More on Trade

MORE ON TRADE….Speaking of trade policy (see below), there’s little doubt that the biggest remaining distortion in global trade comes in the form of agricultural tariffs and (especially) subsidies. The European Union’s CAP program is at least as bad as anything we do — probably worse, in fact — but what we do is plenty bad. Daniel Imhoff provides a taste of what’s in store in our latest farm bill:

What can we citizens expect if the proposed $300-billion farm bill is signed into law? Federally subsidized feed — corn, soybeans and cottonseed — for animal factory farms that spread disease, greenhouse gases and dangerous working conditions wherever they set up shop. (Farm bill “environmental quality” programs will even pay up to $450,000 for the construction of lined “lagoons” to be filled with lethal concentrations of manure.) The continuation of America’s obesity campaign, which ensures the cheapest and most widely available foods are made up of such high-calorie ingredients as high-fructose corn syrup, refined flours, saturated fats and unhealthy meat and dairy products. And more federally backed exports of California’s water — in the form of cotton and rice, mostly sold overseas.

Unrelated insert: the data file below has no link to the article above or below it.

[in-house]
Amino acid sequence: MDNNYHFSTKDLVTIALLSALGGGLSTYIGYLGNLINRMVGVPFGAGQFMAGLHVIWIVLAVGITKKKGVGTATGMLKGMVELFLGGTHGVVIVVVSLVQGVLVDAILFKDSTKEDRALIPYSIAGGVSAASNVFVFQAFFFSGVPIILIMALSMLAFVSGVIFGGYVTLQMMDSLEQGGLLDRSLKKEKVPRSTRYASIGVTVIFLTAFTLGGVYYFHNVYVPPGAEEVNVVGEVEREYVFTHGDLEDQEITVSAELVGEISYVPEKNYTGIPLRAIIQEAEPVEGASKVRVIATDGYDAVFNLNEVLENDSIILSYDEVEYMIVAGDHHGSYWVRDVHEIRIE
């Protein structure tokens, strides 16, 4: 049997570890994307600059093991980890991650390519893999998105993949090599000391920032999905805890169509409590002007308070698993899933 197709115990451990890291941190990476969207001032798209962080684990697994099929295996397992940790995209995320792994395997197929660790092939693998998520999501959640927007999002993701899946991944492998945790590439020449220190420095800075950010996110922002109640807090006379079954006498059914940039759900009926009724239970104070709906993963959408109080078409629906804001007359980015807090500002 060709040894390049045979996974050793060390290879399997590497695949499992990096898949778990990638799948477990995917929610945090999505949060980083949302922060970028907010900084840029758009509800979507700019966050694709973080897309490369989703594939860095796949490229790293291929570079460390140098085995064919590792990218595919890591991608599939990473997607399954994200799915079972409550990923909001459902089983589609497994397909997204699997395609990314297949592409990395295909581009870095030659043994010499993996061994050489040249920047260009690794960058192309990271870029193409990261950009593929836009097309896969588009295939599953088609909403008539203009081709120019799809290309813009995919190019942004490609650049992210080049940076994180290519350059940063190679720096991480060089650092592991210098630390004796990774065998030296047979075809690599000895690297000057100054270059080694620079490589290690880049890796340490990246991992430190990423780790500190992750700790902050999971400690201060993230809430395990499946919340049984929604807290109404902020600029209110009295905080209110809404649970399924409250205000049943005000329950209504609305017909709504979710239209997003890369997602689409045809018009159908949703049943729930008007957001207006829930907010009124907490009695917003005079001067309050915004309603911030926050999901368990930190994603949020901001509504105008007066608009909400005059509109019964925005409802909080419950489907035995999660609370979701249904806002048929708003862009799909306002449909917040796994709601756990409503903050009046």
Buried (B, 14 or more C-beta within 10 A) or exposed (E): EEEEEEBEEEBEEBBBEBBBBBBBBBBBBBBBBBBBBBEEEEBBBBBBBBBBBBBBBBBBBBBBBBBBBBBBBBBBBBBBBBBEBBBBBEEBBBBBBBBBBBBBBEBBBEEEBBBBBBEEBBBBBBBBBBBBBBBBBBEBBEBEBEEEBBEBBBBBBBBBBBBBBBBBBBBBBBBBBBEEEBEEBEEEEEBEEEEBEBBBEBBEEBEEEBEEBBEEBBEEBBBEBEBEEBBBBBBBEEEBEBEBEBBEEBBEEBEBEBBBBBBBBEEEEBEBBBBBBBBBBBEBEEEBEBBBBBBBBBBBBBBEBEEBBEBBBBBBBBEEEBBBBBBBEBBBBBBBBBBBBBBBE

But here’s the one that’s really hard to stomach. More than $4 billion in permanent disaster assistance to growers in the Northern Plains. The brainchild of Montana Democrat and Senate Finance Committee Chairman Max Baucus, this is essentially a trust fund to guarantee income to farmers plowing up prairies and grasslands — lands prone to drought and erosion — to plant corn and wheat. Many observers fear a second Dust Bowl.

Question: which is more important to the cause of free trade: (a) passage of the Colombian trade pact or (b) reining in the monstrosity that is U.S. farm policy? The answer is (b) by several light years. So why do we hear so much about the dire consequences of failing to pass a piddling bilateral trade deal with a ruthless Latin American regime but almost nothing about the dire consequences of the hideous $300 billion distortion caused by the latest round of farm subsidies — most of which goes to big agribusiness, not struggling family farms? How about a little more noise on the farm front?